Big Chico Creek

In 2001, Western Rivers Conservancy established the 3,950-acre Big Chico Creek Ecological Reserve in the Sierra Nevada foothills east of Chico, California. The reserve forever protects an important stretch of Big Chico Creek, one of the Middle Sacramento River’s critical tributaries.

The Big Chico Creek Ecological Reserve protects five miles of its namesake river, Big Chico Creek, and is managed as an outdoor laboratory and classroom by California State University at Chico.

Big Chico Creek’s riparian corridor supports rich wildlife, including California’s only migratory herd of black-tailed deer.

The cold, clean waters in Big Chico Creek provide refuge for recovering runs of wild spring Chinook salmon and winter steelhead, as well as for western pond turtle, foothill yellow-legged frog and several other threatened species.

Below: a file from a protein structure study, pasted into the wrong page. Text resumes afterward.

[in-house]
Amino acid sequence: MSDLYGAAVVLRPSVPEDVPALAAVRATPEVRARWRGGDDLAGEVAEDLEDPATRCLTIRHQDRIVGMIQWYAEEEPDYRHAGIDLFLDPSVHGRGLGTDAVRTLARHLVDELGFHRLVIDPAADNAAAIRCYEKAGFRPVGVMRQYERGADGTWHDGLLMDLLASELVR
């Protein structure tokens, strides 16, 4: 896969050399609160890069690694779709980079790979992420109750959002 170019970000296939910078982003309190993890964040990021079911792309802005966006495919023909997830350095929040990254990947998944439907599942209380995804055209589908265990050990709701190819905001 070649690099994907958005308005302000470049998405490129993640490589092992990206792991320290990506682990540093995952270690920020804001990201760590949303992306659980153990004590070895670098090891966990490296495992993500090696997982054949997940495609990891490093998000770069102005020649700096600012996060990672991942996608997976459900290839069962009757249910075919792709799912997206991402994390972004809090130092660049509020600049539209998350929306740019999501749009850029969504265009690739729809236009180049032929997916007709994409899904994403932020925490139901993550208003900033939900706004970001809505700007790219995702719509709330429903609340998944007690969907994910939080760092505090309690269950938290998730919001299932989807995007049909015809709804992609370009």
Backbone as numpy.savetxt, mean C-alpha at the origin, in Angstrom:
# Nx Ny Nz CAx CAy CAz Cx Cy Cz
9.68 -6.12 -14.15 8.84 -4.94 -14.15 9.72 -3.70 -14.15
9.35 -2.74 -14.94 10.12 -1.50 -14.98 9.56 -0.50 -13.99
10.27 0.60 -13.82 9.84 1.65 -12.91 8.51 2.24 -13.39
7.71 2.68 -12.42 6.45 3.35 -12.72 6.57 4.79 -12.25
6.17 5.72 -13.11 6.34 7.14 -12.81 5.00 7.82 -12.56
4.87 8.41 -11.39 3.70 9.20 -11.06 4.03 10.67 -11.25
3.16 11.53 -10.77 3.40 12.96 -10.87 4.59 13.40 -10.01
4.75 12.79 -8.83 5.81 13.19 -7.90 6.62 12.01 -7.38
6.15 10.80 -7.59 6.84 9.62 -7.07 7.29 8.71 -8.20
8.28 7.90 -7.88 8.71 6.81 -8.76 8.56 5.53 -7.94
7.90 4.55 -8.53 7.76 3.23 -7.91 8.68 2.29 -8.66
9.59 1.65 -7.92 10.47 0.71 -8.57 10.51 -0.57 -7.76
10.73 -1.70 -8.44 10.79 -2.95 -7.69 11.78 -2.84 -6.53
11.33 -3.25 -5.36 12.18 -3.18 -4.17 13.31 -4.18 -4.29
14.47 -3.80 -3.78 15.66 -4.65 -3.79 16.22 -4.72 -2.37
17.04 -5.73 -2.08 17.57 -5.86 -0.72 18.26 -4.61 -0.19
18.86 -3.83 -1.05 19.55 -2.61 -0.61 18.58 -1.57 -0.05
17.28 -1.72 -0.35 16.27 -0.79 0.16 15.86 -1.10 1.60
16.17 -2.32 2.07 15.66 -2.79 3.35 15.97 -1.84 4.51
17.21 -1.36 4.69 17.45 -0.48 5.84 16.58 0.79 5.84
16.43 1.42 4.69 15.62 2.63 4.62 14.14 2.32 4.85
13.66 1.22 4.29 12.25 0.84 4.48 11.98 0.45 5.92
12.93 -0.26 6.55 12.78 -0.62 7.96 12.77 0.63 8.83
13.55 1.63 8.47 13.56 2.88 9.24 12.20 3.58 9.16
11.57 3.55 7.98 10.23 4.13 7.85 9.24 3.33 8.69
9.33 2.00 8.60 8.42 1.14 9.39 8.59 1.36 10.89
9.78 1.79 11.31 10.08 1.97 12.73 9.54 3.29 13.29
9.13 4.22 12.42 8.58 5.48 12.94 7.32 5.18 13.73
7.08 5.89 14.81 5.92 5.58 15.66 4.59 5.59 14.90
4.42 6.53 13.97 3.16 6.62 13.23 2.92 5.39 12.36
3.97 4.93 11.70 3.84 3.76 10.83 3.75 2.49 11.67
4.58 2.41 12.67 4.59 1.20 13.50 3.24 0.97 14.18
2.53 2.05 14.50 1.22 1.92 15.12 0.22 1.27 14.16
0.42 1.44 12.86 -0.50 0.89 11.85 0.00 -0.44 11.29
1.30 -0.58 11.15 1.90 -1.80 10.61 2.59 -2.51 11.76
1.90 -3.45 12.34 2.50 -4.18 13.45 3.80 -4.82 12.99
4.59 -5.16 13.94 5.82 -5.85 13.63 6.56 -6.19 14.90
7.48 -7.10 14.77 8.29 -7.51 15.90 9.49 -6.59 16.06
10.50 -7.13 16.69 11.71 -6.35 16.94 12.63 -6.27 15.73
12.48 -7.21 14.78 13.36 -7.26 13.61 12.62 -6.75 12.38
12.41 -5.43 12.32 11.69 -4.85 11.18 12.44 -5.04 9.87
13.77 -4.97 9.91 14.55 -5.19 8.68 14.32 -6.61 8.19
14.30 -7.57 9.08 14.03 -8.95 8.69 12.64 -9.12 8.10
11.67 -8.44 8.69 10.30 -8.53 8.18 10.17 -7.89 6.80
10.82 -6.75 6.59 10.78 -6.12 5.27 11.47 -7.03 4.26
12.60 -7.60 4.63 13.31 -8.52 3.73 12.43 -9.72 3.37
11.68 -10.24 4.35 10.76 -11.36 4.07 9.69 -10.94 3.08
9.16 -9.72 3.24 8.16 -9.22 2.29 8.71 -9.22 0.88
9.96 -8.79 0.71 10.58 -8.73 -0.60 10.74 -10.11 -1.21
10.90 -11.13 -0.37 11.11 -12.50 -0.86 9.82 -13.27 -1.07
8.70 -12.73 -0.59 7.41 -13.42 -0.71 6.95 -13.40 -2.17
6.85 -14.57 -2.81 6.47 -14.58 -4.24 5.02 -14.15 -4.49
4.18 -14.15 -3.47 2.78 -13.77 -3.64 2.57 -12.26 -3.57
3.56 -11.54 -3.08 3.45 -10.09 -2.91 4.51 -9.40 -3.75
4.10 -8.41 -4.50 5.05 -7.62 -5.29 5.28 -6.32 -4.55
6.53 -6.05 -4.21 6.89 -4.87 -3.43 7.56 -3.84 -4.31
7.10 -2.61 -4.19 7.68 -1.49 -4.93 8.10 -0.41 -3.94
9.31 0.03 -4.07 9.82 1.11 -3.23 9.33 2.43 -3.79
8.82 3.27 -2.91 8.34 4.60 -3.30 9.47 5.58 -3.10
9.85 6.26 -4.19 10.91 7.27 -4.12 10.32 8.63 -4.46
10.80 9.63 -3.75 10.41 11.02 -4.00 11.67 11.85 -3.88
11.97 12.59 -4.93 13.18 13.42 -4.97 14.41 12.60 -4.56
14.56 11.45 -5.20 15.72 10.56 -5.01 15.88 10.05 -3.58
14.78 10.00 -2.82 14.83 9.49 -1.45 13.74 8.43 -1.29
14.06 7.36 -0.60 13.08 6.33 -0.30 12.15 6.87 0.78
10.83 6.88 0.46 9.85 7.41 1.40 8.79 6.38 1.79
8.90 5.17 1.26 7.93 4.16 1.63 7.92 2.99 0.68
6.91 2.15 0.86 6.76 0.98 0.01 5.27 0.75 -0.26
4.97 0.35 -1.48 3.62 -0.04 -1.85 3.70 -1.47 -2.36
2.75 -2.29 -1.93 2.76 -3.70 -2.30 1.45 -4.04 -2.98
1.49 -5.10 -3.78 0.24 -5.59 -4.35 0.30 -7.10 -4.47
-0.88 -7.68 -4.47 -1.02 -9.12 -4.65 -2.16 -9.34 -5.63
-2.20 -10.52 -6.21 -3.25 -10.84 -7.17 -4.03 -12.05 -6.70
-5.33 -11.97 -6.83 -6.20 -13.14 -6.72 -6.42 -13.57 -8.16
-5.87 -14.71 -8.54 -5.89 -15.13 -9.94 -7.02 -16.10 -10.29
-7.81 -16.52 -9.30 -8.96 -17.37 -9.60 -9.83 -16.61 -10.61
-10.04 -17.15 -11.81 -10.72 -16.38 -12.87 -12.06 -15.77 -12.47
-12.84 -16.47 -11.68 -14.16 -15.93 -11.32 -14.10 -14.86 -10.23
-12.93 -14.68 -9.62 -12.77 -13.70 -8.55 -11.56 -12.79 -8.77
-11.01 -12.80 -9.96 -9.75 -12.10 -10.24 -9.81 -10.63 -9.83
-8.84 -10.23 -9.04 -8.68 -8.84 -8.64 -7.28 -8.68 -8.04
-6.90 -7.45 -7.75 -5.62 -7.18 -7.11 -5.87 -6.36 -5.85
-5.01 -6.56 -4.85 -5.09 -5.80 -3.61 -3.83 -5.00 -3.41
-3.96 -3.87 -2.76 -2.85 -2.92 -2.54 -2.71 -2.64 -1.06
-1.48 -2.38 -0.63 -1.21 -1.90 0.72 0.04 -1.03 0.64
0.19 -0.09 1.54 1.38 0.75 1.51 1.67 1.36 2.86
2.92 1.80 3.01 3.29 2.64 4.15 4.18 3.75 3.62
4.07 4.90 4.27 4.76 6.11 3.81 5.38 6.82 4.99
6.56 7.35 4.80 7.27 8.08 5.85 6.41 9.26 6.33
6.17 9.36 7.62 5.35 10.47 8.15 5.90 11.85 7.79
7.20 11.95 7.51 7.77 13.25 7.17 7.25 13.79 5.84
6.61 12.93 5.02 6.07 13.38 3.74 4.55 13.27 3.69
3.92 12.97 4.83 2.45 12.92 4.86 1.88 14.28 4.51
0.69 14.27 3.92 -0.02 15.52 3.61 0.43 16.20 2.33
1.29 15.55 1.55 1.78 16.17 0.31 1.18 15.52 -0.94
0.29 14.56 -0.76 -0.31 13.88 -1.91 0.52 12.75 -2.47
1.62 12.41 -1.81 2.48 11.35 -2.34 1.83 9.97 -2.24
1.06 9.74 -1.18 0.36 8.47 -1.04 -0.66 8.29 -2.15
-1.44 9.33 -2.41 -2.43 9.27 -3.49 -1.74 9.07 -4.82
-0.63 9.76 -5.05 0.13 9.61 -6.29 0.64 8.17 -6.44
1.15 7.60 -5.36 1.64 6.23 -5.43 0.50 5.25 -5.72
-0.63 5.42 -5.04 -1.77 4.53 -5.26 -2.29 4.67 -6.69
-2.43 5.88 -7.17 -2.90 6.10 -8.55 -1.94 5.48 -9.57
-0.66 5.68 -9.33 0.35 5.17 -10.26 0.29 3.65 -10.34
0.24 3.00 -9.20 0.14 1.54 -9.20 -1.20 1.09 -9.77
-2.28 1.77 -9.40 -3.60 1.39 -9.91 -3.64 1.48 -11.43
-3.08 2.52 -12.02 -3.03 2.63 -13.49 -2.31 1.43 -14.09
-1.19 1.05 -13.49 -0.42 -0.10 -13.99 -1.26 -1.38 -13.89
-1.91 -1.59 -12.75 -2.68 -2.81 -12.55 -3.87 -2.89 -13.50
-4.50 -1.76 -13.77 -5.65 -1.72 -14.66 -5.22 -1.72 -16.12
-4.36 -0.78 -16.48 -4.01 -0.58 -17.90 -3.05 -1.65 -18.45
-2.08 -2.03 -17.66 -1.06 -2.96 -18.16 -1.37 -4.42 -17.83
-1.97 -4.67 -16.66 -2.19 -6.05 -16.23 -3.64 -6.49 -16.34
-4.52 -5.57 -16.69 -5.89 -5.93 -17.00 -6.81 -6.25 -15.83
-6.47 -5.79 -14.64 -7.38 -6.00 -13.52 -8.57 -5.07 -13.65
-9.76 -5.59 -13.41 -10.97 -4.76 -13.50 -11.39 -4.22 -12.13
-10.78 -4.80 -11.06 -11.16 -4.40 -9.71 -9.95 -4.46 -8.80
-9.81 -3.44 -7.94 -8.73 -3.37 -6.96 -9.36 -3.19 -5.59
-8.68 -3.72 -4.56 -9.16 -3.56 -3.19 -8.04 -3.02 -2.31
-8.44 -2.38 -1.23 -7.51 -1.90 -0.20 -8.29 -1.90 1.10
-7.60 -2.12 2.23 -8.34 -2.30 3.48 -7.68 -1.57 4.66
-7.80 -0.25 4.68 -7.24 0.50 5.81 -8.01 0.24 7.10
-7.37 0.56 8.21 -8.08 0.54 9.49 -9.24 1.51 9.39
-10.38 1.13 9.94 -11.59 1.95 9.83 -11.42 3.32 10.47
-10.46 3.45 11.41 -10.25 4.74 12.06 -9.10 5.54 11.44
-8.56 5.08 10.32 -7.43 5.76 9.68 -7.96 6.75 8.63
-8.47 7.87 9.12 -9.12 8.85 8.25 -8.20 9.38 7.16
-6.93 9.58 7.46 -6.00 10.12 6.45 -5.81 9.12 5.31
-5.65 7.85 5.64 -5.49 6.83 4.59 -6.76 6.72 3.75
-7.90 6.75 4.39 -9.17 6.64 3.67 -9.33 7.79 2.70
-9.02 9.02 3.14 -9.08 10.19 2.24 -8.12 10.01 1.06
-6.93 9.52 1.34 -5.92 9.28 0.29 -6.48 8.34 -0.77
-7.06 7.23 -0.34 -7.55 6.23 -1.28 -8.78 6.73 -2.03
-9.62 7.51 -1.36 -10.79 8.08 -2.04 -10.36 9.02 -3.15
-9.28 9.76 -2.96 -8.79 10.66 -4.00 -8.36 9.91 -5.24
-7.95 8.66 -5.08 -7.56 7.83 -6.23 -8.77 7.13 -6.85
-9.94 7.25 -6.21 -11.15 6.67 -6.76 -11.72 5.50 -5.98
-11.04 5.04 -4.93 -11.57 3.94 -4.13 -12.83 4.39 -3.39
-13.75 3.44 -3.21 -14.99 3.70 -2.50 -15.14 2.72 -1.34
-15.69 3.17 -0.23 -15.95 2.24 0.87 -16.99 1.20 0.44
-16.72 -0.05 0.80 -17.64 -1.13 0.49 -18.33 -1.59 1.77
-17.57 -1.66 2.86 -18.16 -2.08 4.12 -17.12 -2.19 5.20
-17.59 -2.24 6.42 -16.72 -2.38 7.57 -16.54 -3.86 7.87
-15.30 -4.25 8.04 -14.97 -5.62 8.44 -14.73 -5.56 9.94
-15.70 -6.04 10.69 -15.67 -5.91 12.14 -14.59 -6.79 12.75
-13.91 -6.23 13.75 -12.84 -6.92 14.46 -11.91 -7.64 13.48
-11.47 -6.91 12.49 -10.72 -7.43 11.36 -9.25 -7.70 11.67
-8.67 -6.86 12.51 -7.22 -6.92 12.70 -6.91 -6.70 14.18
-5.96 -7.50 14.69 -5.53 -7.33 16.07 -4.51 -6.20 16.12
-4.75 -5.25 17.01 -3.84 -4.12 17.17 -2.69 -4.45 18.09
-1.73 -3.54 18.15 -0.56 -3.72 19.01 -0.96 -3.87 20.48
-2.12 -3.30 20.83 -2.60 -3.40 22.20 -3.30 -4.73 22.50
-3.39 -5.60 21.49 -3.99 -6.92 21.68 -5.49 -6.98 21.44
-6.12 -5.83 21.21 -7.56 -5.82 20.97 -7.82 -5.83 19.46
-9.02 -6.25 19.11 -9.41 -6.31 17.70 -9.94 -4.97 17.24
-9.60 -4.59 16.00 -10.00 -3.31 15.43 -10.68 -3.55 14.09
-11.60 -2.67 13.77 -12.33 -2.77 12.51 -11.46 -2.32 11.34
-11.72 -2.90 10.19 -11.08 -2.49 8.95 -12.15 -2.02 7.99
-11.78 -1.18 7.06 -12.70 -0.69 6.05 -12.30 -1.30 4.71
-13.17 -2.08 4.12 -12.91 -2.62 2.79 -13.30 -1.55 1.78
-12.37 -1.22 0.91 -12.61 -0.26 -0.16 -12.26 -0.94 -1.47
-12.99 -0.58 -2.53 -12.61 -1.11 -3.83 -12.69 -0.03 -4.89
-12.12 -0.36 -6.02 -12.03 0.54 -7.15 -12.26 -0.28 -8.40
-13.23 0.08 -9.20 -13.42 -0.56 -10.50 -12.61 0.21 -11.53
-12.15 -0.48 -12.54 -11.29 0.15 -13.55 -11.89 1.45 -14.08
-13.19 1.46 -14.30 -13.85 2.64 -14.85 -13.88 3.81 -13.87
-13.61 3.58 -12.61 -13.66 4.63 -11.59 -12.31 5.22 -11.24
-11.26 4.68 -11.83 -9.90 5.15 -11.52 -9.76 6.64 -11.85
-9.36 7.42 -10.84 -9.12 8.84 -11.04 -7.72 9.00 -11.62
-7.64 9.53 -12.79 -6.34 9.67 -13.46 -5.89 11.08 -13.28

Big Chico Creek is surrounded by oak woodlands, which are dominated by valley oak, blue oak, live oak and black walnut. Higher up, rocky bluffs tower over the creek.

The Big Chico Creek Ecological Reserve is home to some 175 bird species, including the Northern Saw-whet Owl. Saw-whets are small, nocturnal owls that live in dense forest ecosystems.

Big Chico Creek Ecological Reserve ranges in elevation from 700 feet to 2,044 feet and contains a wide variety of habitats, including riparian areas, oak woodlands, chaparral, pine forest, rock cliffs and springs. These diverse habitats support more than 140 different wildlife species, including a number of listed species and species requiring large tracts of undisturbed habitat.